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Konrad Becker Tactical Reality Dictionary
<book> Edition Selene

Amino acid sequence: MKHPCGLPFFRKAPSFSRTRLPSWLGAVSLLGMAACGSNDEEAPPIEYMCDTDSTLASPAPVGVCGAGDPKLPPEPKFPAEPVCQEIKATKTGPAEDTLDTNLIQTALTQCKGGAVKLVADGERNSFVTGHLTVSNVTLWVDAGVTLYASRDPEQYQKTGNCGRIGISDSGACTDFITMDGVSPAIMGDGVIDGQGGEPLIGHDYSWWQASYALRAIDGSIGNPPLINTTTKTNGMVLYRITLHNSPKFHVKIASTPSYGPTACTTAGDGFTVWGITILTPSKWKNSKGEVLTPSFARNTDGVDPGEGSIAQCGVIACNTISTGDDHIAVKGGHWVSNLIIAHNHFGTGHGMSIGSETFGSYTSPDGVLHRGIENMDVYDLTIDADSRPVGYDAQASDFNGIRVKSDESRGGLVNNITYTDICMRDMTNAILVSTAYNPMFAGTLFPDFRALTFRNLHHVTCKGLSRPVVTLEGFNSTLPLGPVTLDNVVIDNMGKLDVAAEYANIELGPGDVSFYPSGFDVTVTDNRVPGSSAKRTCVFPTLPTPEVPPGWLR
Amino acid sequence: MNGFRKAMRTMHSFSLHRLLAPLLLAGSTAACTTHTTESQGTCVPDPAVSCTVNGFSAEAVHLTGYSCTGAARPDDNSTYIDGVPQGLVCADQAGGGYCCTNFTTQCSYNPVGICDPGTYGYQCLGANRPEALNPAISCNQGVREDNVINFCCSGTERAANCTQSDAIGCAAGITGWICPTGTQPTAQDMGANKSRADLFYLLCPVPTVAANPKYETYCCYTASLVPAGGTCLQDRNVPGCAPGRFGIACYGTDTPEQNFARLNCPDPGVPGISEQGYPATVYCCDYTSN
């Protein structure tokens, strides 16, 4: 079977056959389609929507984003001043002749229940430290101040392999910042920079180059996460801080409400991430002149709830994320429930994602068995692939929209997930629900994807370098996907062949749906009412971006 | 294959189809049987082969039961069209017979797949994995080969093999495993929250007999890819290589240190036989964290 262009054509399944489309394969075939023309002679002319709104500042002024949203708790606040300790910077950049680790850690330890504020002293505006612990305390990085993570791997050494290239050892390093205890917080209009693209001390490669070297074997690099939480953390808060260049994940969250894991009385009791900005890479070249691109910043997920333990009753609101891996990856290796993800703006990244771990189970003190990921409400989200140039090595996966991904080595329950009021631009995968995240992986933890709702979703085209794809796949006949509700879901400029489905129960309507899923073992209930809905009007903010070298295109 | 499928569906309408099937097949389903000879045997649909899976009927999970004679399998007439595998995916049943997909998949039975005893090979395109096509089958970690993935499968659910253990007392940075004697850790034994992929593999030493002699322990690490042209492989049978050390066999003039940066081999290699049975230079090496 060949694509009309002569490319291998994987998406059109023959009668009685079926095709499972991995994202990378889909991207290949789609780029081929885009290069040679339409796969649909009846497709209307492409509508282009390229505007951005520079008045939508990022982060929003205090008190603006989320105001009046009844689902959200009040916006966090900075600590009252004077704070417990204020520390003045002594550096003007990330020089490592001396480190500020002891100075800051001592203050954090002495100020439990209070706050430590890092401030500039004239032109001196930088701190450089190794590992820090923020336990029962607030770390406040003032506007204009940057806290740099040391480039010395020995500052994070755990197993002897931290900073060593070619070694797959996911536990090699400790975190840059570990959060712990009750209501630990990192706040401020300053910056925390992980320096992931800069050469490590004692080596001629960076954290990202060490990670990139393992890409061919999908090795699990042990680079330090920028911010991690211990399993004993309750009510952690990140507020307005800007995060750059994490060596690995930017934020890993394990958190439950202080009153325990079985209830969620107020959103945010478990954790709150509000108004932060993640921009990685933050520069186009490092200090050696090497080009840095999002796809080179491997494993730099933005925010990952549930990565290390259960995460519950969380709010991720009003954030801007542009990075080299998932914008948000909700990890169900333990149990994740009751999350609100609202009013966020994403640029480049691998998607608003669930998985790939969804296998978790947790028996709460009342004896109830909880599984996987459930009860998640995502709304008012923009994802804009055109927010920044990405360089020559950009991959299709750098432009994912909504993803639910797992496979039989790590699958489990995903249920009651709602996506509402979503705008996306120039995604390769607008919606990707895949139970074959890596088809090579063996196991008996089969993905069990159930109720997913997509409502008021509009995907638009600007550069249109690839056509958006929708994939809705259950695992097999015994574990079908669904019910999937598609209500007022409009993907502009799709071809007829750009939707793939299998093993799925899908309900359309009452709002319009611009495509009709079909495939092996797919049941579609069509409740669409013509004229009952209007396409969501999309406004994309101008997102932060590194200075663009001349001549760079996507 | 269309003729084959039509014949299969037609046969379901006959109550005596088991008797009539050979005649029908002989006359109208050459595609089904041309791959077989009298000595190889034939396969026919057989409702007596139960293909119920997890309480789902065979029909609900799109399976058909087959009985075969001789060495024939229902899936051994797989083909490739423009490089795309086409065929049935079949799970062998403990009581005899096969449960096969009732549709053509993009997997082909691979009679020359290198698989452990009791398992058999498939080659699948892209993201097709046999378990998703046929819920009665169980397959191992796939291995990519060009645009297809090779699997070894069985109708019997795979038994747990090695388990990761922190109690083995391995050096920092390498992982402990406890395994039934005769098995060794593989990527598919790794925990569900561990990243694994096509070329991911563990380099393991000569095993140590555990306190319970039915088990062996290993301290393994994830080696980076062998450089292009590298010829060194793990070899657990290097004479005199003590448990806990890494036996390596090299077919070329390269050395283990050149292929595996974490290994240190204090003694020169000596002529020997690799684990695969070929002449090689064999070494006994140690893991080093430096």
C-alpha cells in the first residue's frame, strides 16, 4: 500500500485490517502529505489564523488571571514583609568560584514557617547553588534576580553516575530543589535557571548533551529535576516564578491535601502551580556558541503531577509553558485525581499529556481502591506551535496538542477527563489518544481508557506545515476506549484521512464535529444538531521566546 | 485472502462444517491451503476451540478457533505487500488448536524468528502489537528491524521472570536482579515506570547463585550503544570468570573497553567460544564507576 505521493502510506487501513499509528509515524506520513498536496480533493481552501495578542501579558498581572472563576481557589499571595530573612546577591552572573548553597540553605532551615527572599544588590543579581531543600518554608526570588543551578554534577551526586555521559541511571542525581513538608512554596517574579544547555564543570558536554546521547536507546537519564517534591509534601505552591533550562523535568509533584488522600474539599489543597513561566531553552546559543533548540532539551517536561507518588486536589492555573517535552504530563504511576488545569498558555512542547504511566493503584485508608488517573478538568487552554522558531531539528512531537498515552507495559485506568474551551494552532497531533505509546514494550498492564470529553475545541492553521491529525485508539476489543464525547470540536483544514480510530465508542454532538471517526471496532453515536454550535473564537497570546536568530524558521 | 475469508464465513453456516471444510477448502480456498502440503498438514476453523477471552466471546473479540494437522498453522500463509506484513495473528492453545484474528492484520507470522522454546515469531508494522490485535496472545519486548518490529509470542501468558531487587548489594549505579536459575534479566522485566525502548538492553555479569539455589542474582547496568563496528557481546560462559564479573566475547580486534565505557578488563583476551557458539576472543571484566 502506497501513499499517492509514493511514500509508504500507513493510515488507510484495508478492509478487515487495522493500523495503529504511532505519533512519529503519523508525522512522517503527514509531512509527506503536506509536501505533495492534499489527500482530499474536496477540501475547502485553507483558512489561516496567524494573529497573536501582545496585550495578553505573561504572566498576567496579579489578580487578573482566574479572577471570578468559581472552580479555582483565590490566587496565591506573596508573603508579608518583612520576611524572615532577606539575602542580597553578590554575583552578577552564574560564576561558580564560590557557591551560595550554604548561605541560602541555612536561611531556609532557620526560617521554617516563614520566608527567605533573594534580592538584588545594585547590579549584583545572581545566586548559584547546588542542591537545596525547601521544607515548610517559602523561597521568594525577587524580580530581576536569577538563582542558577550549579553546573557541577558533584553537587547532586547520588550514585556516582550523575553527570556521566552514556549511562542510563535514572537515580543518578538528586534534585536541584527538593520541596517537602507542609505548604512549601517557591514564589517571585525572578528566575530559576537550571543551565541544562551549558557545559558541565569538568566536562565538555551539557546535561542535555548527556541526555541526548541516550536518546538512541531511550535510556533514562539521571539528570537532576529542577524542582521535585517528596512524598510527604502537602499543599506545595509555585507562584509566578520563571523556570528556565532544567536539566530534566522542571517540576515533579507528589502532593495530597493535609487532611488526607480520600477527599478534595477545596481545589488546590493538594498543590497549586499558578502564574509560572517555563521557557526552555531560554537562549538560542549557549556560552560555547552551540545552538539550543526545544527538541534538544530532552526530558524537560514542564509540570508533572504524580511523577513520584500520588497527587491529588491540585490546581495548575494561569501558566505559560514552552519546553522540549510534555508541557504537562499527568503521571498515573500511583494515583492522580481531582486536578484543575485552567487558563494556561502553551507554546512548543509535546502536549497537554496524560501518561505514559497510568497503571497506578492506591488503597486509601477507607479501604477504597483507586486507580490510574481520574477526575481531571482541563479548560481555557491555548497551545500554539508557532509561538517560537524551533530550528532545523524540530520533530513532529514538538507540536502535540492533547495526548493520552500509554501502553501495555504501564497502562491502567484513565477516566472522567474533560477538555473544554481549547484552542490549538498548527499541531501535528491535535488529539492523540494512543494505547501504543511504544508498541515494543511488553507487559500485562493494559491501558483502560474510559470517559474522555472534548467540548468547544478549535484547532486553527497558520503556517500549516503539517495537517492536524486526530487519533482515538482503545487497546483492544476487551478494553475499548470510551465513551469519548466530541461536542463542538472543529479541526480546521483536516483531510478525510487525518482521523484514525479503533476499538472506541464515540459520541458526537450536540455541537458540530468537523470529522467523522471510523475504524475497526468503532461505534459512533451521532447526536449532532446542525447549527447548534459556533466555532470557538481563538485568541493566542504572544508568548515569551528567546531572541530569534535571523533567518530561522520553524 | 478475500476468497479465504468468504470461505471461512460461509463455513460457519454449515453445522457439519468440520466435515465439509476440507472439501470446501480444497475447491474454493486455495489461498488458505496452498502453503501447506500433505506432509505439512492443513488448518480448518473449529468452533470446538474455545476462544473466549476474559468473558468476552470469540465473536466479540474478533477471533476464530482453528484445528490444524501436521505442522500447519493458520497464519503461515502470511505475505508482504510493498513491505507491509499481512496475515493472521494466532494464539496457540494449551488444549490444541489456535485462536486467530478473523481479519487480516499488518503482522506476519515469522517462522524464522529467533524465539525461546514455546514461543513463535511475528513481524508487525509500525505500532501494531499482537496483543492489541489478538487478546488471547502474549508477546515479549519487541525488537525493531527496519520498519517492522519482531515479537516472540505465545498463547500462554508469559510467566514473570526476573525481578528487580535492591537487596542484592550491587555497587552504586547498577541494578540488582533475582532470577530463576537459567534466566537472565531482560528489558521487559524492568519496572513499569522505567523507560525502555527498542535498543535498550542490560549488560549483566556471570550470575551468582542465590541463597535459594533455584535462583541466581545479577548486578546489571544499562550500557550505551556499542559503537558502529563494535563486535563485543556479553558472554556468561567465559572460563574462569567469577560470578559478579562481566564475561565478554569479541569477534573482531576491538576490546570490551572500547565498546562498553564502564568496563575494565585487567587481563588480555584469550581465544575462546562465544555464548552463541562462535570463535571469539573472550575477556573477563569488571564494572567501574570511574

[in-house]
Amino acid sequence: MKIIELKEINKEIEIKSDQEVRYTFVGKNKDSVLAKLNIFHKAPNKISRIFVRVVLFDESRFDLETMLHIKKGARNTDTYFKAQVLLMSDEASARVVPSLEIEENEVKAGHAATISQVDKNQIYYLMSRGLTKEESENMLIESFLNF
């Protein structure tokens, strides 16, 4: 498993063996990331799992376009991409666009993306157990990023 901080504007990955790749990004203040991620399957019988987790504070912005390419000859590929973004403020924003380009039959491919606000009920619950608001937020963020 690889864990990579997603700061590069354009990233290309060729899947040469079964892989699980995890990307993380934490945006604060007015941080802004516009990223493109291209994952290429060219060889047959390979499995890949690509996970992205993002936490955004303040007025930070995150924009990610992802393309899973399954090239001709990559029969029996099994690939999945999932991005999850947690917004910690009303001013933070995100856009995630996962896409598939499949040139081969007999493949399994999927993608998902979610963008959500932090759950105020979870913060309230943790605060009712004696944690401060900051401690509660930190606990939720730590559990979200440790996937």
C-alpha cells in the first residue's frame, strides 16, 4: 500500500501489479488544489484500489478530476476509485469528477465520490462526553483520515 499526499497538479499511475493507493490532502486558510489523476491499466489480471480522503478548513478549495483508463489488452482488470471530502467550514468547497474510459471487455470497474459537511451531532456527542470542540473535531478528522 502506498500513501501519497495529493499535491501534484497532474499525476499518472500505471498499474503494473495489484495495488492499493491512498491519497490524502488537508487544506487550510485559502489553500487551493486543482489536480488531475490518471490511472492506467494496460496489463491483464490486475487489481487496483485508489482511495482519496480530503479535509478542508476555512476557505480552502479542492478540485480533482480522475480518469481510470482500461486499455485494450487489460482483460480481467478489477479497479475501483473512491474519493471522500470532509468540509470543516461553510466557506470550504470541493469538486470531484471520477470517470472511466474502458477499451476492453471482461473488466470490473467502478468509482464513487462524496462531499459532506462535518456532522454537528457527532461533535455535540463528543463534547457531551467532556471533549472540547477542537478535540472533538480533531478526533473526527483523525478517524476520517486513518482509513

Publishing a collection of essays under the disguise of a dictionary is hardly a novelty, but it's not simple to present it with agile and comprehensive 'definitions' of a popular yet still changing terminology, succeeding in making a brief but complete excursus of the tactical use of media, as it's been done here. It's a 'dictionary', brief and striking, which talks about history, as in the essay about the invisible microwave ray directed against the embassy of the United States in Moscow in 1952, with heavy consequences for many employees ('Microwave Discommunicaton'), and about psychology, as in the essay about the U.S. Air Force experiments where some soldiers were hypnotized and forced to attack a senior officer ('Embedded Commands'). The terms explained are seventytwo, sorted in a tactical order, and cast a light on as many relatively obscure facets of social and political media culture and their manipulative and propagandistic use by governments and organizations responsible for the manipulation of opinions. In a style both tight and rich of informations, a disquieting scenery emerges: we are systematically overwhelmed by an unmanageable flow of informations which dangerously exposes us to sophisticated techniques of organization of the public conscience. A 'Perception management', as it is defined in the glossary, which we can successfully identify and fight.